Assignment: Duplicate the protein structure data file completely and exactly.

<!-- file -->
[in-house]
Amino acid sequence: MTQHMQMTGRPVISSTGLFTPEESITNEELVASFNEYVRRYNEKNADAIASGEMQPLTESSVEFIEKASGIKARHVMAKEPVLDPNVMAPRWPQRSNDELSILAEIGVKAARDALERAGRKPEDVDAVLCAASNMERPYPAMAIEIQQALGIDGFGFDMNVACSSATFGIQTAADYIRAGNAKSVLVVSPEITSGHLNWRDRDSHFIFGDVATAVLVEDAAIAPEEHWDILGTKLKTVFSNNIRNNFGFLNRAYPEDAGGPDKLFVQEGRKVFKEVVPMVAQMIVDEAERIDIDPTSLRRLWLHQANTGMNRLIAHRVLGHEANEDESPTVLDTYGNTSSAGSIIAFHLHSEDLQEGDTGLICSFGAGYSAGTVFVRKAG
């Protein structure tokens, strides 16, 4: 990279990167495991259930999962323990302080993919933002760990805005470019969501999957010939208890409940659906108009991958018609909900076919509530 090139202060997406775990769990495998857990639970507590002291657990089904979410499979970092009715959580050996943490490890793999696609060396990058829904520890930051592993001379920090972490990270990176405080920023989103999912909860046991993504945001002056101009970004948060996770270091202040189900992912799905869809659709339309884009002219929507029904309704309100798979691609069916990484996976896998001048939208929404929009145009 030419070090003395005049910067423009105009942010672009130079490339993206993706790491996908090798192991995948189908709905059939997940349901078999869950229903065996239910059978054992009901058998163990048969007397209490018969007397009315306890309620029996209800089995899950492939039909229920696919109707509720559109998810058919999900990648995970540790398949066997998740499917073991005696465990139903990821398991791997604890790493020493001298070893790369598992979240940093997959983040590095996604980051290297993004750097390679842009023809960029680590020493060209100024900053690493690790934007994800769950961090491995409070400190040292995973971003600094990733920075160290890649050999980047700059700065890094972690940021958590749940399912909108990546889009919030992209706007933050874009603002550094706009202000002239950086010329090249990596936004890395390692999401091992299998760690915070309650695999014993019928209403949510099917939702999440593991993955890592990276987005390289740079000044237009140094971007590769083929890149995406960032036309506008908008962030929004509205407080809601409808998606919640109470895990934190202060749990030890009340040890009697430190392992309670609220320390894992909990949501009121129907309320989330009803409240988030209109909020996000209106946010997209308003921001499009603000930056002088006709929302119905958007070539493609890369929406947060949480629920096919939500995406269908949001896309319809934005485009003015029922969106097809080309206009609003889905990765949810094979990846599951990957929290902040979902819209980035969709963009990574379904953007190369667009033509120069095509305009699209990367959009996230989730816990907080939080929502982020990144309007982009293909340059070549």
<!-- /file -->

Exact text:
[in-house]
Amino acid sequence: MTQHMQMTGRPVISSTGLFTPEESITNEELVASFNEYVRRYNEKNADAIASGEMQPLTESSVEFIEKASGIKARHVMAKEPVLDPNVMAPRWPQRSNDELSILAEIGVKAARDALERAGRKPEDVDAVLCAASNMERPYPAMAIEIQQALGIDGFGFDMNVACSSATFGIQTAADYIRAGNAKSVLVVSPEITSGHLNWRDRDSHFIFGDVATAVLVEDAAIAPEEHWDILGTKLKTVFSNNIRNNFGFLNRAYPEDAGGPDKLFVQEGRKVFKEVVPMVAQMIVDEAERIDIDPTSLRRLWLHQANTGMNRLIAHRVLGHEANEDESPTVLDTYGNTSSAGSIIAFHLHSEDLQEGDTGLICSFGAGYSAGTVFVRKAG
């Protein structure tokens, strides 16, 4: 990279990167495991259930999962323990302080993919933002760990805005470019969501999957010939208890409940659906108009991958018609909900076919509530 090139202060997406775990769990495998857990639970507590002291657990089904979410499979970092009715959580050996943490490890793999696609060396990058829904520890930051592993001379920090972490990270990176405080920023989103999912909860046991993504945001002056101009970004948060996770270091202040189900992912799905869809659709339309884009002219929507029904309704309100798979691609069916990484996976896998001048939208929404929009145009 030419070090003395005049910067423009105009942010672009130079490339993206993706790491996908090798192991995948189908709905059939997940349901078999869950229903065996239910059978054992009901058998163990048969007397209490018969007397009315306890309620029996209800089995899950492939039909229920696919109707509720559109998810058919999900990648995970540790398949066997998740499917073991005696465990139903990821398991791997604890790493020493001298070893790369598992979240940093997959983040590095996604980051290297993004750097390679842009023809960029680590020493060209100024900053690493690790934007994800769950961090491995409070400190040292995973971003600094990733920075160290890649050999980047700059700065890094972690940021958590749940399912909108990546889009919030992209706007933050874009603002550094706009202000002239950086010329090249990596936004890395390692999401091992299998760690915070309650695999014993019928209403949510099917939702999440593991993955890592990276987005390289740079000044237009140094971007590769083929890149995406960032036309506008908008962030929004509205407080809601409808998606919640109470895990934190202060749990030890009340040890009697430190392992309670609220320390894992909990949501009121129907309320989330009803409240988030209109909020996000209106946010997209308003921001499009603000930056002088006709929302119905958007070539493609890369929406947060949480629920096919939500995406269908949001896309319809934005485009003015029922969106097809080309206009609003889905990765949810094979990846599951990957929290902040979902819209980035969709963009990574379904953007190369667009033509120069095509305009699209990367959009996230989730816990907080939080929502982020990144309007982009293909340059070549």